Outdoor cats are some of the hardest animals to rehome
As waiting lists overflow, the RSPCA has launched an appeal to find alternative homes for ‘farm cats’ who prefer the great outdoors.
Not every cat is cut out for a life indoors. Some prefer the freedom to roam but need the security of a safe place to sleep and someone to provide them with food, shelter and veterinary care.
Outdoor cats often need less human interaction than a typical domestic cat, sometimes making them tricker to rehome.
Jules Hudson, archaeologist, TV presenter and longtime RSPCA supporter, said: “Many outdoor cats or ‘farm cats’ as they are commonly called, are much more comfortable outside away from lots of people.
“They have often been found in difficult or challenging circumstances and can be a little nervous of humans. But despite needing their outdoor independence, these cats are still desperate for somewhere to call home where they can feel safe and secure, be fed and watered and where someone can keep an eye on them.
“It can be confusing that they are referred to as farm cats; you don’t have to live on a farm to offer an outdoor cat a home. It doesn’t matter if you live in the countryside, or a town or a city – home will be wherever you can offer it. If you are someone with an open space and think you could care for an independent cat, the RSPCA would love to hear from you.”
Every year the RSPCA rehomes over 20,000 cats, but an internal survey* showed that 90% of centres and branches find it harder to find suitable homes for outdoors-y cats than other, more sociable cats.
Sam Gaines, head of companion animals at the RSPCA, added: “There are all sorts of reasons why some cats need an outdoor lifestyle. They may have lived for a long time as a stray and aren’t familiar or comfortable being close to people or it may relate to their early experiences or genetics. Whatever the reason, we try to find the perfect home for them.
“We know that our centres and branches often struggle to find homes for our farm or outdoor cats and often one of the reasons cited is that there is a lack of awareness amongst the general public that these cats exist and that they will be much happier living an outdoors-y lifestyle.
“Many people think of a cat curled up on the sofa, popping in and out of the cat flap for fuss. But actually the kind of cats we’re talking about here may never come inside the home, they may never come for fuss but they need someone to look out for them and provide them with year-round shelter such as a shed, barn, stable or even a treehouse where they can sleep at night. They’ll also need constant access to water, to be fed at least daily and to receive veterinary care whenever needed.”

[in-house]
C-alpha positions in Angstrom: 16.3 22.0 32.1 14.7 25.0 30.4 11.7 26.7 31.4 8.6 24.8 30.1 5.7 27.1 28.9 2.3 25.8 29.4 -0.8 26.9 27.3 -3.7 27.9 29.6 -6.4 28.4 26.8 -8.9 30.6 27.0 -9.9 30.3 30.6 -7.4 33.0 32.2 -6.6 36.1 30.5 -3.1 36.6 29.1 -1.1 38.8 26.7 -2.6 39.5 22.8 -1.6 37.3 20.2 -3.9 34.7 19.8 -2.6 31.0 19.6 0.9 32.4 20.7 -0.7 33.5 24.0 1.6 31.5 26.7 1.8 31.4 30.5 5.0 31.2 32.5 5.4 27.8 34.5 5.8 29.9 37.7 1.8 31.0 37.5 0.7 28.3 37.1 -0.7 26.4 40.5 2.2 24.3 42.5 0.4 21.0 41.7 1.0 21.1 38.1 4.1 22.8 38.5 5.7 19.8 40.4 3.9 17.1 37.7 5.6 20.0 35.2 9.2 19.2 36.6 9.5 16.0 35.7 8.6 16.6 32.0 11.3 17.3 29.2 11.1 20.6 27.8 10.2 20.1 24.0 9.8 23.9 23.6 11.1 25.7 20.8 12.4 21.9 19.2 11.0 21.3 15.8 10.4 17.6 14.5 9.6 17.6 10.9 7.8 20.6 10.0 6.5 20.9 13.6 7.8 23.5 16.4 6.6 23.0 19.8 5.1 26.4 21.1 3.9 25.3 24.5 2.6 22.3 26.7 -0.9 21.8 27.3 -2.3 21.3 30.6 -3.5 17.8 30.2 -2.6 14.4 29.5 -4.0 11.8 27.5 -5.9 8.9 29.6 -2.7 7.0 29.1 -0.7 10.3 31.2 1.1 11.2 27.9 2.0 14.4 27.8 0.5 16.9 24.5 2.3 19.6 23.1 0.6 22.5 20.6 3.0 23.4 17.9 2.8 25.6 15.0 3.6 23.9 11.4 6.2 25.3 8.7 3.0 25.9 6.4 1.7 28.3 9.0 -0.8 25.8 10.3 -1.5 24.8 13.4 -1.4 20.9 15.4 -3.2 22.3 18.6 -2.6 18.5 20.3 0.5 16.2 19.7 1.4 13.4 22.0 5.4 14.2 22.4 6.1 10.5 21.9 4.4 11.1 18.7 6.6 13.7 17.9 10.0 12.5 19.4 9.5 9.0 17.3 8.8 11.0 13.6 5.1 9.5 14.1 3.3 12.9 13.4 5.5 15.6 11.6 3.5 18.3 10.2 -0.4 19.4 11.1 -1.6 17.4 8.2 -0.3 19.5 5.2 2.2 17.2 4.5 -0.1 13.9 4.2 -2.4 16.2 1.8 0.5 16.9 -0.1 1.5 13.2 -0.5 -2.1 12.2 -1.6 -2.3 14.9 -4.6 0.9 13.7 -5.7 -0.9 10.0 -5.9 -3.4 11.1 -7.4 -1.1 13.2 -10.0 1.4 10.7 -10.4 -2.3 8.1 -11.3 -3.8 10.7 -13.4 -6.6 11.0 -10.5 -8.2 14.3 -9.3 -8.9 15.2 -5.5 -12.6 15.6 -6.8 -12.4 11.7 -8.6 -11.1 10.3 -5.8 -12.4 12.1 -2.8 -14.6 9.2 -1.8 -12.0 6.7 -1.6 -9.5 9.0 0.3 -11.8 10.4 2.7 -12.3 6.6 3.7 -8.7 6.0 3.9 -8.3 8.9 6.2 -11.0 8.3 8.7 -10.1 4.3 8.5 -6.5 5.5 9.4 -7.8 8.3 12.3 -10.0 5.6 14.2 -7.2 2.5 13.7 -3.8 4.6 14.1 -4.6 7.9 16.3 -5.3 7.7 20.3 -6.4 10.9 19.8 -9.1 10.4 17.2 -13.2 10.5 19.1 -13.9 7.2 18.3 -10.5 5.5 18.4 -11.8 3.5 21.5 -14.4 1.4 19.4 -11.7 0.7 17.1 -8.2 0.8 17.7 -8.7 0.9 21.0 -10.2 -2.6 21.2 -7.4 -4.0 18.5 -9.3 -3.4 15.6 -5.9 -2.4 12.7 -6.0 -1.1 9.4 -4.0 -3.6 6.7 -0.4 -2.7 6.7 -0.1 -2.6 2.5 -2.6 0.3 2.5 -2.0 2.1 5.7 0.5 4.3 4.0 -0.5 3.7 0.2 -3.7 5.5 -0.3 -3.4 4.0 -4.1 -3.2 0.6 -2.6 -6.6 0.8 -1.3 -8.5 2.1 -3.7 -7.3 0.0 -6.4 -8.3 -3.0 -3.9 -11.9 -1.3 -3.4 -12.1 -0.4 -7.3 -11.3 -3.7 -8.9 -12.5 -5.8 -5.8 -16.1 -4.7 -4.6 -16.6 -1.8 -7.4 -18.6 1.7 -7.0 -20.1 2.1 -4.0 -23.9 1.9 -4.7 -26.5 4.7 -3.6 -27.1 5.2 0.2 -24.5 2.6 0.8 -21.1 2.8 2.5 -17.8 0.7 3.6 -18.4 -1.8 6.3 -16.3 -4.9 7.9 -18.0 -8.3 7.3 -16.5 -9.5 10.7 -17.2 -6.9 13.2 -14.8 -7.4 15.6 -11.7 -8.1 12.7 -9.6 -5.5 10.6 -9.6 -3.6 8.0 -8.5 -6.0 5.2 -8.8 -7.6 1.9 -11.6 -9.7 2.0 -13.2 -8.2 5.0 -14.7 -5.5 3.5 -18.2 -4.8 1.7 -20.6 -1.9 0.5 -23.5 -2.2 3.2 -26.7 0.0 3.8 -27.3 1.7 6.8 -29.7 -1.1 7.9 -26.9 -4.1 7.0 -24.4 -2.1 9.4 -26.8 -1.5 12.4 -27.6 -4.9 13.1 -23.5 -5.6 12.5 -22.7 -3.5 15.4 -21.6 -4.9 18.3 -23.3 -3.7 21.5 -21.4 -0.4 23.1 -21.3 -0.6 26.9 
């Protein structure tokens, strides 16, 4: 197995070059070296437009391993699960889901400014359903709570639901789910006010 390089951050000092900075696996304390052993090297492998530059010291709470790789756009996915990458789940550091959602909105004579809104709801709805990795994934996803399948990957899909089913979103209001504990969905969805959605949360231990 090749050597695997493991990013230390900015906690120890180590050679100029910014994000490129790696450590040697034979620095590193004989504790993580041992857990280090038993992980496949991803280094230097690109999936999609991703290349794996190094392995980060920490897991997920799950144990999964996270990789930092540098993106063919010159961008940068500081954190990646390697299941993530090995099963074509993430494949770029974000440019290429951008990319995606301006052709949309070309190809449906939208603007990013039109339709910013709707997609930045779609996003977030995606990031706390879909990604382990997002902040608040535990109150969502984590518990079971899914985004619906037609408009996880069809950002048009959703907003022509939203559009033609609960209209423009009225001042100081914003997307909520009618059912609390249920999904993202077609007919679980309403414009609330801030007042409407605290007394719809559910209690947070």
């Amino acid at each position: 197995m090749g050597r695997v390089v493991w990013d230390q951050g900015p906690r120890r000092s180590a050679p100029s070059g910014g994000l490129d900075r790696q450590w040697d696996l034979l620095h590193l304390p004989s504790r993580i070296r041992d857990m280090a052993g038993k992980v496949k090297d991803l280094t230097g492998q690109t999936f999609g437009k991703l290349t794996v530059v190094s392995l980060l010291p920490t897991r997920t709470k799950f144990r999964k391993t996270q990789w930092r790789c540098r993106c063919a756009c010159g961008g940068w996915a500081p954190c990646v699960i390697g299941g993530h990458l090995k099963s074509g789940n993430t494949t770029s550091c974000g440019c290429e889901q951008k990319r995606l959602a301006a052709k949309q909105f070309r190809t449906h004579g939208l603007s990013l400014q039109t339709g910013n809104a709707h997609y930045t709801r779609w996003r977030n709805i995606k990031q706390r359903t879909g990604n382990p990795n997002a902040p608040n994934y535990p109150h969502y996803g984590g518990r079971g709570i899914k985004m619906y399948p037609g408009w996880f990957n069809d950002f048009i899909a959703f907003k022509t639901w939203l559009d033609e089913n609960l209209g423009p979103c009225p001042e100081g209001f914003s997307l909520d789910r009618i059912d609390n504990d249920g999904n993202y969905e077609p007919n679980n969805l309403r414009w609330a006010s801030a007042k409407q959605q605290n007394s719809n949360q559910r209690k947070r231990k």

Farm cats would most likely be best suited to a farm, smallholding, or riding stables but other outdoor spaces such as a large garden with a shed and other surrounding gardens would work too. Some farm cats have found quirky homes in places such as a model village, an orchard and at a gazebo company.
“We recently adopted a cat from an RSPCA centre in Gonal, Shropshire.” Jules continued. “Frank had had a terrible time in inner city Birmingham so he was quite a nervous chap. We are lucky enough to live in a rural area with a lot of space around us, so we thought we would be perfectly placed to offer him a home.
“We actually had an old outdoor playhouse that we built years ago for my son, Jack, and this made the perfect home for Frank. Jack is totally besotted with Frank and they have become firm friends. The arrangement is perfect, Frank can wander about freely and come and interact with us if he wants to. But we are always on hand to make sure he is fed, safe and looked after.”
How to adopt a farm cat
Taking on a rescue farm cat gives them a second chance in the type of home where they can live their best life. All the cats will be in good health, neutered, microchipped, vaccinated, where appropriate and treated for fleas and worms.
The minimum requirement for an adopter will be to provide a weatherproofed shelter, food and water at least daily and to keep an eye on the health of the cat and seek veterinary help when needed. They will also need access to land to roam, and vegetation such as woodland, fields or gardens.
As well as hoping to find homes for cats currently in their care, the RSPCA are building a directory of potential adopters so that when these cats come into their care they can quickly rehome them without the stress of being confined in a cattery. Anyone interested is urged to get in touch with the charity.
Those interested can visit the RSPCA website for more information on adopting a farm cat.
People can also register their interest in becoming a farm cat adopter by completing the online form.